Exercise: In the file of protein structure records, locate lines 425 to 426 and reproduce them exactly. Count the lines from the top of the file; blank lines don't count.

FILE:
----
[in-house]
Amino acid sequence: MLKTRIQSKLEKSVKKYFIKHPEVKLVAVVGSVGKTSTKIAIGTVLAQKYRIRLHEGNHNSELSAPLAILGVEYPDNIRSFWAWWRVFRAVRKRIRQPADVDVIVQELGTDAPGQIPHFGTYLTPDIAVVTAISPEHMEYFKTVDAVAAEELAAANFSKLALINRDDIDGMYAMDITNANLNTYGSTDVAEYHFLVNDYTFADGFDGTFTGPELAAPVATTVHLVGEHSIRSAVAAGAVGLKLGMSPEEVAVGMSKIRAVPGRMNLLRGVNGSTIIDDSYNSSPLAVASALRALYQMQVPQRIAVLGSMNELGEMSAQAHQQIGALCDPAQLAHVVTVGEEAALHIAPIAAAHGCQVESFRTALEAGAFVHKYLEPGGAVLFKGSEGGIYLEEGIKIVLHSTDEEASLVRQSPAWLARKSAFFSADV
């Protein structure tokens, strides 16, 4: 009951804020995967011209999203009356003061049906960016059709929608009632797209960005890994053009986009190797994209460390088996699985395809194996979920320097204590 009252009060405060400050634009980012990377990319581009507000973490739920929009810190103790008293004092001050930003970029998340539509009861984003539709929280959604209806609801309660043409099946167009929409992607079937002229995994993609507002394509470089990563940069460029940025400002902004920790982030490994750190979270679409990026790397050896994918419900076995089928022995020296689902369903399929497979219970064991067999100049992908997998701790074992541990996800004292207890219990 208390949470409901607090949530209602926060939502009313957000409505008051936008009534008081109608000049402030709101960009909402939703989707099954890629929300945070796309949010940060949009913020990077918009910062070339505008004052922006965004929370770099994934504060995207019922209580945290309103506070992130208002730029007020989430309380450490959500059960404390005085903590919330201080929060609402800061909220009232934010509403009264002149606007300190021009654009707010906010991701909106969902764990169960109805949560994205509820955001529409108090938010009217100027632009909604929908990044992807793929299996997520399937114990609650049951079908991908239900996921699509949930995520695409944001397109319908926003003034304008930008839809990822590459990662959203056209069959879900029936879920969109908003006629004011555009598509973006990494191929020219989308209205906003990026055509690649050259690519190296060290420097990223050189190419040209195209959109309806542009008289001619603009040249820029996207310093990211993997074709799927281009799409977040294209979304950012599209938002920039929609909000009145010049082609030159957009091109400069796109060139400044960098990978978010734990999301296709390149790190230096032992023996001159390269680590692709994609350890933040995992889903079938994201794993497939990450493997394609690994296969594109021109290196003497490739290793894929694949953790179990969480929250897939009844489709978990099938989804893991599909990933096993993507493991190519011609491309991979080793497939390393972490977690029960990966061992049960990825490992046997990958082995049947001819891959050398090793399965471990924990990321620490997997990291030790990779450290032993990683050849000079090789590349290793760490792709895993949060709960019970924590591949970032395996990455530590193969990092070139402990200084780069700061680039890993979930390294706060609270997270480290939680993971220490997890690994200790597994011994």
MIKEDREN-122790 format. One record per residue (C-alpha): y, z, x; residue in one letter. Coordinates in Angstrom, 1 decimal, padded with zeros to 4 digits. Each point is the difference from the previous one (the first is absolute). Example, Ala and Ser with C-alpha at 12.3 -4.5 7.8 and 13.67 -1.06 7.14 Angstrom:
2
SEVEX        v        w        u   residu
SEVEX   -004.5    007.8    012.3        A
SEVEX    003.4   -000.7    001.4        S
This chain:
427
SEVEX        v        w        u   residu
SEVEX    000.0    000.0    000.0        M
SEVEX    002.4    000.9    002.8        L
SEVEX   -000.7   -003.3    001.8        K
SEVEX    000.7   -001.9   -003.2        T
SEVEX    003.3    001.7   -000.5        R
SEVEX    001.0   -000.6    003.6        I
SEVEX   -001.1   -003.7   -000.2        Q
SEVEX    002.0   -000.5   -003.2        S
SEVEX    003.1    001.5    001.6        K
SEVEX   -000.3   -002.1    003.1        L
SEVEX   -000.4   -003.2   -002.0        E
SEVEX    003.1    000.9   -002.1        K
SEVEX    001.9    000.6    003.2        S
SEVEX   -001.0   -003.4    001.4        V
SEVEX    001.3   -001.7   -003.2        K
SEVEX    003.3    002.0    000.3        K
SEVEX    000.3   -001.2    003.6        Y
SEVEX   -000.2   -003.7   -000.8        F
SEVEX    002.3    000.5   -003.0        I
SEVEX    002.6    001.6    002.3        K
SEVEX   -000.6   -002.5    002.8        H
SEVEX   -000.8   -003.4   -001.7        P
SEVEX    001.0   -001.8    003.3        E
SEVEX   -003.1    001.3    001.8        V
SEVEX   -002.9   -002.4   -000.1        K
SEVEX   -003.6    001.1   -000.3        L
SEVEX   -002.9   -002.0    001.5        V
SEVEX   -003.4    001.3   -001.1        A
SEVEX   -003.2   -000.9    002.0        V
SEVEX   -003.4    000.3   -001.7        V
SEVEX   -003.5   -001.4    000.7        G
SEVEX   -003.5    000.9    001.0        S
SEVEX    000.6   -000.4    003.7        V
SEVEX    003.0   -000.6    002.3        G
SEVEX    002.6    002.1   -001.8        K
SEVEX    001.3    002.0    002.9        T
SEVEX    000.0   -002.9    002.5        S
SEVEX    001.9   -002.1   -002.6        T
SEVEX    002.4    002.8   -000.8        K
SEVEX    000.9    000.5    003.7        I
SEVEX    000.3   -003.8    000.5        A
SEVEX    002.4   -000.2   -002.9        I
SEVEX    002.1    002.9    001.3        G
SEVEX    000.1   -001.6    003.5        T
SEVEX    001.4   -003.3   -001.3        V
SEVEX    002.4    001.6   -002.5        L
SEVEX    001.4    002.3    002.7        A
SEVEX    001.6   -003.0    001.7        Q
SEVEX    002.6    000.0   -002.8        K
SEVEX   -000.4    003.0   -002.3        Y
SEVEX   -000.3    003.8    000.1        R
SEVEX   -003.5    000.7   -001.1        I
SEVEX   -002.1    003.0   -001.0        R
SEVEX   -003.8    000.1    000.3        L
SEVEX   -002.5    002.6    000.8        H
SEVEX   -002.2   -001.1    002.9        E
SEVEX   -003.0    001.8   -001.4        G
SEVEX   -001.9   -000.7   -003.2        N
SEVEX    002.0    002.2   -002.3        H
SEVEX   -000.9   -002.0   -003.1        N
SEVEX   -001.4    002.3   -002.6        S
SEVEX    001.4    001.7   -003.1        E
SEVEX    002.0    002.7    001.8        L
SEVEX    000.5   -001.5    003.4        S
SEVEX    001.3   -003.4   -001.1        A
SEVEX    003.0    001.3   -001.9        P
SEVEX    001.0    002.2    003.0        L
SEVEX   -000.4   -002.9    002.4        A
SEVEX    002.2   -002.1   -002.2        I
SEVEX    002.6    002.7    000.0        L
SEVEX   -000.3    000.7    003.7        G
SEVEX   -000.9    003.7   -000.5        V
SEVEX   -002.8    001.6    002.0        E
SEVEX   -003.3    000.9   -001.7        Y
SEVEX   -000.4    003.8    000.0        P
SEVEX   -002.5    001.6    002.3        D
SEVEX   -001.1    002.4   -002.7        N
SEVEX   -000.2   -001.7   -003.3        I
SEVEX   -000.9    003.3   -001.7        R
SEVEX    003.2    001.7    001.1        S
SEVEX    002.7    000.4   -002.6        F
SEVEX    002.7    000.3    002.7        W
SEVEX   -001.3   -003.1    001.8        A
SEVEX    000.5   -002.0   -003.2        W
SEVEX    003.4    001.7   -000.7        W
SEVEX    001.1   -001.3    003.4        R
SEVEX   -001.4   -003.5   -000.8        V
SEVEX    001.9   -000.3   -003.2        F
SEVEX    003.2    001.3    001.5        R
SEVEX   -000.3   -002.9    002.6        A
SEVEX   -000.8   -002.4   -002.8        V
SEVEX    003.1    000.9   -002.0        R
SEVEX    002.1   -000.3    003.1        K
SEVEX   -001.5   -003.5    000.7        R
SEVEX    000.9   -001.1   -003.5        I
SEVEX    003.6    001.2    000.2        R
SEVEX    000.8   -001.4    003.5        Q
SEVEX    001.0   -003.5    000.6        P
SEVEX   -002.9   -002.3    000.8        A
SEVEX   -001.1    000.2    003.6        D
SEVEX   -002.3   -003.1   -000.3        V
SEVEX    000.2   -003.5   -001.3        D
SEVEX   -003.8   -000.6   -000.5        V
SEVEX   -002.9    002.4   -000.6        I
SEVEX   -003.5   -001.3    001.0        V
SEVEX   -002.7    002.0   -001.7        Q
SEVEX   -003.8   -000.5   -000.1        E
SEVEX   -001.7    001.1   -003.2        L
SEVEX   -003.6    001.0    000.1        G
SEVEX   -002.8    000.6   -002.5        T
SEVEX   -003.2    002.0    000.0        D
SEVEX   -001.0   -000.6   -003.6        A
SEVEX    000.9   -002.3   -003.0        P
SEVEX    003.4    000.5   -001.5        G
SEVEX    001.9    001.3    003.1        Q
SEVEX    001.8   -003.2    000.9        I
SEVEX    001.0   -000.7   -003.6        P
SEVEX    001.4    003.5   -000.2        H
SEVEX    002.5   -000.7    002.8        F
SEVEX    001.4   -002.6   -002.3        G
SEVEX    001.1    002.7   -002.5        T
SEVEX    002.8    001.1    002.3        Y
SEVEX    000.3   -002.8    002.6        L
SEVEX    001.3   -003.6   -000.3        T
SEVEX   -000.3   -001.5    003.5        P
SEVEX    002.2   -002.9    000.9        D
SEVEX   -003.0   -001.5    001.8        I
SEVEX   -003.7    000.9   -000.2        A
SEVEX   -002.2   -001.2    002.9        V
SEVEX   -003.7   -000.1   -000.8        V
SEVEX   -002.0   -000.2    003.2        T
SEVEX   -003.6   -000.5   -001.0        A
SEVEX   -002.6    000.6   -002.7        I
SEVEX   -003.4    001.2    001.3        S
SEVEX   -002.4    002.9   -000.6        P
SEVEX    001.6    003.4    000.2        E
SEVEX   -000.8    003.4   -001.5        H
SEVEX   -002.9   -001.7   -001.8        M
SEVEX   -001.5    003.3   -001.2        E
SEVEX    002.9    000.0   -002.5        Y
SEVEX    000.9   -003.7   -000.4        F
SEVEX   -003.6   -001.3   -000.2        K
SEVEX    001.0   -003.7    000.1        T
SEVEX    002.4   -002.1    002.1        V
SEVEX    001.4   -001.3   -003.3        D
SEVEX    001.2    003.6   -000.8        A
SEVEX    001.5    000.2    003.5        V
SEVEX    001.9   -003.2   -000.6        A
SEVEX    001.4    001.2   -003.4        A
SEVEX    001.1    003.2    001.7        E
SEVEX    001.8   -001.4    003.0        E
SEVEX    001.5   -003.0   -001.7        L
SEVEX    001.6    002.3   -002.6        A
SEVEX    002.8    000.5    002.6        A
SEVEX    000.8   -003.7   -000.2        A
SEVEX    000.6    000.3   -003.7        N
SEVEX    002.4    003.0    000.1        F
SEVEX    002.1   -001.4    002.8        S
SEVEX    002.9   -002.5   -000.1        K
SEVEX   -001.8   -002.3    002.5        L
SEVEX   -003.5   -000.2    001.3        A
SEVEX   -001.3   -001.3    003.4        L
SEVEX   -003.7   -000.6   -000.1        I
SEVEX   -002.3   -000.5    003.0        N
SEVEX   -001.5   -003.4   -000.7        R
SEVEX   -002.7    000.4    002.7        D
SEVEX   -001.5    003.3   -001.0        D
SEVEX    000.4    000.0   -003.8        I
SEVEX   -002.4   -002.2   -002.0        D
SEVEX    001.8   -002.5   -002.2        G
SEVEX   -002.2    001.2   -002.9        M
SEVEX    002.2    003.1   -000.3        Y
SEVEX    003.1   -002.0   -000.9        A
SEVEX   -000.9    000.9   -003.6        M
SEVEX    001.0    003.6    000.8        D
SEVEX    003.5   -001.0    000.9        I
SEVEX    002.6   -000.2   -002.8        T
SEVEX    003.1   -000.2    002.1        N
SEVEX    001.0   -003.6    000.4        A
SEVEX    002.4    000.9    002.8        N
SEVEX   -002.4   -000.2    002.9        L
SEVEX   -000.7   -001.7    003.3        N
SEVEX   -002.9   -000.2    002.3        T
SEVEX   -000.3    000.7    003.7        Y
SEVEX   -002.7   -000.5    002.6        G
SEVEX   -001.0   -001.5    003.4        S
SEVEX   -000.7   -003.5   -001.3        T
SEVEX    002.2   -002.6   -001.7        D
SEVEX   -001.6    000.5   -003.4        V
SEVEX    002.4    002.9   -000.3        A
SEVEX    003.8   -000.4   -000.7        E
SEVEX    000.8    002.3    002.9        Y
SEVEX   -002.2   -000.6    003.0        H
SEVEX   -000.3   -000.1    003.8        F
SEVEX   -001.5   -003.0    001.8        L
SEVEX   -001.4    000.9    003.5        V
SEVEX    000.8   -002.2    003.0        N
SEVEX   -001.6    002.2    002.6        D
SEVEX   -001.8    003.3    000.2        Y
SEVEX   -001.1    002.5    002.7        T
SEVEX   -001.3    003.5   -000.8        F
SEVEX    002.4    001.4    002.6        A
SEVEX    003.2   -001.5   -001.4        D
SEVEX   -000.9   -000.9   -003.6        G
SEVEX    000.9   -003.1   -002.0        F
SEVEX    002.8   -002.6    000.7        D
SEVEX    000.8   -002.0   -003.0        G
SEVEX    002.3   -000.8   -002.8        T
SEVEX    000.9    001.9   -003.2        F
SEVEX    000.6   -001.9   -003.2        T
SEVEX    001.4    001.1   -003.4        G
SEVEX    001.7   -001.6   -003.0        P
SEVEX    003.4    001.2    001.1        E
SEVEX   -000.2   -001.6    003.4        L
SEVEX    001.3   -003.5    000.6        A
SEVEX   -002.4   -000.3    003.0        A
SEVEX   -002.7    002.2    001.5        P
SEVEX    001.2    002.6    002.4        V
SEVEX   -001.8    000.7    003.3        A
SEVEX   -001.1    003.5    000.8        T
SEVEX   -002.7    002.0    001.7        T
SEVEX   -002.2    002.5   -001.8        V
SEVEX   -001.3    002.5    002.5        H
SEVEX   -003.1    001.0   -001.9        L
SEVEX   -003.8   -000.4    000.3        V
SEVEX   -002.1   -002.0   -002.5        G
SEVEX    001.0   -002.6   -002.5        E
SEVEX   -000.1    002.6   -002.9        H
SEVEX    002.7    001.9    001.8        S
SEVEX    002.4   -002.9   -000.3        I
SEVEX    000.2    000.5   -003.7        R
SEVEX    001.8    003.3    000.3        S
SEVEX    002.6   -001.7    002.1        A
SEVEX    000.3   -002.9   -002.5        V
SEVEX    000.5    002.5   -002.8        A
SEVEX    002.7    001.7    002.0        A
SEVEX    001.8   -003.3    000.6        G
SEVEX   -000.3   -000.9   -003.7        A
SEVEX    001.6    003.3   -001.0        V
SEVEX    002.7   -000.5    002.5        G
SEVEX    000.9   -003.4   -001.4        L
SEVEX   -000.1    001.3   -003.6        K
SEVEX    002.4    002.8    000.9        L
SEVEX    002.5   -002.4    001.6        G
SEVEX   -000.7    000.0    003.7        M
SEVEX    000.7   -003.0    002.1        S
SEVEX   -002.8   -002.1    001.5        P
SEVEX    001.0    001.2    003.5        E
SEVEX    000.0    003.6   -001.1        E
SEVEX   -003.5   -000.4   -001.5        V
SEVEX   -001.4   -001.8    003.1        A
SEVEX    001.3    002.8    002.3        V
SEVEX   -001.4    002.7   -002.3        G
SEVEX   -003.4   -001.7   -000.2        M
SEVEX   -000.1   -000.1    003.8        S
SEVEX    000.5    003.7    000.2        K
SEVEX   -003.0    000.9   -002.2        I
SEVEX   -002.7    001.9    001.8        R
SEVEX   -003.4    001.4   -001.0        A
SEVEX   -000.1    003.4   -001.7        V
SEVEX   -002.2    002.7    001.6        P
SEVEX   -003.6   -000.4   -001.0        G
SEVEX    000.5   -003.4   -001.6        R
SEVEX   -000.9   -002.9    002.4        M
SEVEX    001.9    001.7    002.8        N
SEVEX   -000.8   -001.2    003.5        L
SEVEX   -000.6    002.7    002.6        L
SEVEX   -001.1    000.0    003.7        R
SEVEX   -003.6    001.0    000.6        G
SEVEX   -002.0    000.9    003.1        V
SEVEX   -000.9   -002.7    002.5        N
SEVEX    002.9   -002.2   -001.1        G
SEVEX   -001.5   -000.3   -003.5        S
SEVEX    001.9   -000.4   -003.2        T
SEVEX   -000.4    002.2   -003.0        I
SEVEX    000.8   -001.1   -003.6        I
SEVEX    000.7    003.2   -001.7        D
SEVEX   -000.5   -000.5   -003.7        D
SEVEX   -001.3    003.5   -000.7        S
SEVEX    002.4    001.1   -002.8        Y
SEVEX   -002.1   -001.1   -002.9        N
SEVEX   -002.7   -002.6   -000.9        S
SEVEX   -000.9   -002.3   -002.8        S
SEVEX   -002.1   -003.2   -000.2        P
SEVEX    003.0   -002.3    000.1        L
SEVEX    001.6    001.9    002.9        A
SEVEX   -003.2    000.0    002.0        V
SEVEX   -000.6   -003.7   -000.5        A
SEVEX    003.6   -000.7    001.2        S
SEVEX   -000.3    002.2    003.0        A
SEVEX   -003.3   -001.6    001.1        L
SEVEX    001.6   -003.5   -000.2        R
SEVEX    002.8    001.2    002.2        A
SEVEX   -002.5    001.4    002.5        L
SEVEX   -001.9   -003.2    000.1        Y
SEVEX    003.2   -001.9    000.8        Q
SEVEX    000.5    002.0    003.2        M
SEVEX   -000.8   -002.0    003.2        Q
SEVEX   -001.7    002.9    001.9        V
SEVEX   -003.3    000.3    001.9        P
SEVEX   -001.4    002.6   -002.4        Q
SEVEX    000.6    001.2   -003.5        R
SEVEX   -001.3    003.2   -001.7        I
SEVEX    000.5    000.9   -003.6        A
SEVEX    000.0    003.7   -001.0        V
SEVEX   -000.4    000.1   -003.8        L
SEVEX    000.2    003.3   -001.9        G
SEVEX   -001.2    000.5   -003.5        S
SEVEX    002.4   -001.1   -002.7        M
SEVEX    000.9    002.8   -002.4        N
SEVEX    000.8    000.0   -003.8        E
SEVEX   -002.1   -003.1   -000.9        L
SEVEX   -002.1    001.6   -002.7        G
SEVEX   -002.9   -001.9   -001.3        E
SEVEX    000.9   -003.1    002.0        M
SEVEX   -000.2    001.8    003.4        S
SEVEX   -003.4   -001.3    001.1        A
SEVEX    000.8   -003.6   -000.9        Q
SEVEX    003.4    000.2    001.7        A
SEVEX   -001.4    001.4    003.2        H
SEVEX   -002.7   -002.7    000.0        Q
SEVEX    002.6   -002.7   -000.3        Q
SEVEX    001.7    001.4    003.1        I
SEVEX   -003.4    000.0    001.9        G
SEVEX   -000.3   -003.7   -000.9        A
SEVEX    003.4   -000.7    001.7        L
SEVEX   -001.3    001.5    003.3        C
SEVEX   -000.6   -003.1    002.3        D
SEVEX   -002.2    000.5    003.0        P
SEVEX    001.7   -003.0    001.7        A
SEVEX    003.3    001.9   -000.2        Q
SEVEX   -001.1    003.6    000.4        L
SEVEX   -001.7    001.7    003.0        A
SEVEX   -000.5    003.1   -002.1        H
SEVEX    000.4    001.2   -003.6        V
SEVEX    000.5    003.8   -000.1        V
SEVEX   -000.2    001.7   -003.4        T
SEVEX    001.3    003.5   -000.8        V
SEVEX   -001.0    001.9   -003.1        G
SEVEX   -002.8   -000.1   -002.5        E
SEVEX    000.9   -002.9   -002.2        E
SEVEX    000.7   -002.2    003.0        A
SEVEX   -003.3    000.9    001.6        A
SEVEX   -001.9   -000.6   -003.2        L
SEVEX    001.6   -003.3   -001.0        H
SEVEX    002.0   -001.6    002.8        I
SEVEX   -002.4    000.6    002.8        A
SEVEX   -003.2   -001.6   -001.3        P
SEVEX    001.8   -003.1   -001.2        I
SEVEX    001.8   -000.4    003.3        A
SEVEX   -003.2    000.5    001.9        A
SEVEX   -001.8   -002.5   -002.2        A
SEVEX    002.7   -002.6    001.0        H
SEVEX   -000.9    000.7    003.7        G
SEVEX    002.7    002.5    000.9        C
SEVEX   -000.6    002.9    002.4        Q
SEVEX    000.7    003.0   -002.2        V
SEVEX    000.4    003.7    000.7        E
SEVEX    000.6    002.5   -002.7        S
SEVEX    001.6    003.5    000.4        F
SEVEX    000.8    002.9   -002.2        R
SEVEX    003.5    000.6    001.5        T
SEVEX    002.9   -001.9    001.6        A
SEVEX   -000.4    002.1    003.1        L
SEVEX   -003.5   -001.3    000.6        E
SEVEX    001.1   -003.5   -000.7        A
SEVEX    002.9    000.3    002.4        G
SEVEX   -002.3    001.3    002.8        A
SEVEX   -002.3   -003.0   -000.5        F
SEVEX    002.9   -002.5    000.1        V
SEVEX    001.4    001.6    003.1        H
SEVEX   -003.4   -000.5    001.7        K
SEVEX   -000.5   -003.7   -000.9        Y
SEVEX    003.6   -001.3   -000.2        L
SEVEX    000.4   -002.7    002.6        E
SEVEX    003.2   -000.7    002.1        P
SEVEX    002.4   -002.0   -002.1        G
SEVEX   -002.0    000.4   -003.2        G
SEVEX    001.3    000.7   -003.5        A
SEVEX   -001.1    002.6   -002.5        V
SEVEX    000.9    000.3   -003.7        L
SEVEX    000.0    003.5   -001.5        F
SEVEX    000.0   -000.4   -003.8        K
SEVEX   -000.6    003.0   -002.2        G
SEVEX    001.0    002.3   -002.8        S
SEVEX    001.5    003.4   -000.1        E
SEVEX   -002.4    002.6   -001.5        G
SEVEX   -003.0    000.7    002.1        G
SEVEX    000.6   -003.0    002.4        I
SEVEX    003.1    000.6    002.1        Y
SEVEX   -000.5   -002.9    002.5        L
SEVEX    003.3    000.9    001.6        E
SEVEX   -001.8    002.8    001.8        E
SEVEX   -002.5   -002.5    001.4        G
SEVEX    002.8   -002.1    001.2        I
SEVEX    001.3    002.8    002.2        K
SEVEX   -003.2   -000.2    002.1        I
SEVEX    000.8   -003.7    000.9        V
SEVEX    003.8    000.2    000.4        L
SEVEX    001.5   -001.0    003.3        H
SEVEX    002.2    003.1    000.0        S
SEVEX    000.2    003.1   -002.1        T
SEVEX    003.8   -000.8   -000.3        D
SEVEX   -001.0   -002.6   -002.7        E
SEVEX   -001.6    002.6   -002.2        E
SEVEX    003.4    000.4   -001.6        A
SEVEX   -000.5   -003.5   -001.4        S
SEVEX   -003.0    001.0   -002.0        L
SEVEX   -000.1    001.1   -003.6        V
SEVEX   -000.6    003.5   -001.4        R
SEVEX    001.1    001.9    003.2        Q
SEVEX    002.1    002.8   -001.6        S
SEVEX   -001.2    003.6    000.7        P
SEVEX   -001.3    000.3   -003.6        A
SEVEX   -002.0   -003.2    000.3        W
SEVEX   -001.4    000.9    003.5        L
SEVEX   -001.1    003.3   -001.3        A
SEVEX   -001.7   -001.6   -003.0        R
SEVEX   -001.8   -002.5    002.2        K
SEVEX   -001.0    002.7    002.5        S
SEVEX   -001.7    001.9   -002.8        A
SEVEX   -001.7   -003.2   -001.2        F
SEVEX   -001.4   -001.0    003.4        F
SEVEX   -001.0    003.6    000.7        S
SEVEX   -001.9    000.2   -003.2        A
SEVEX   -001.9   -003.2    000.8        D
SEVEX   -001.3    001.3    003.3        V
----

SEVEX   -001.3    000.3   -003.6        A
SEVEX   -002.0   -003.2    000.3        W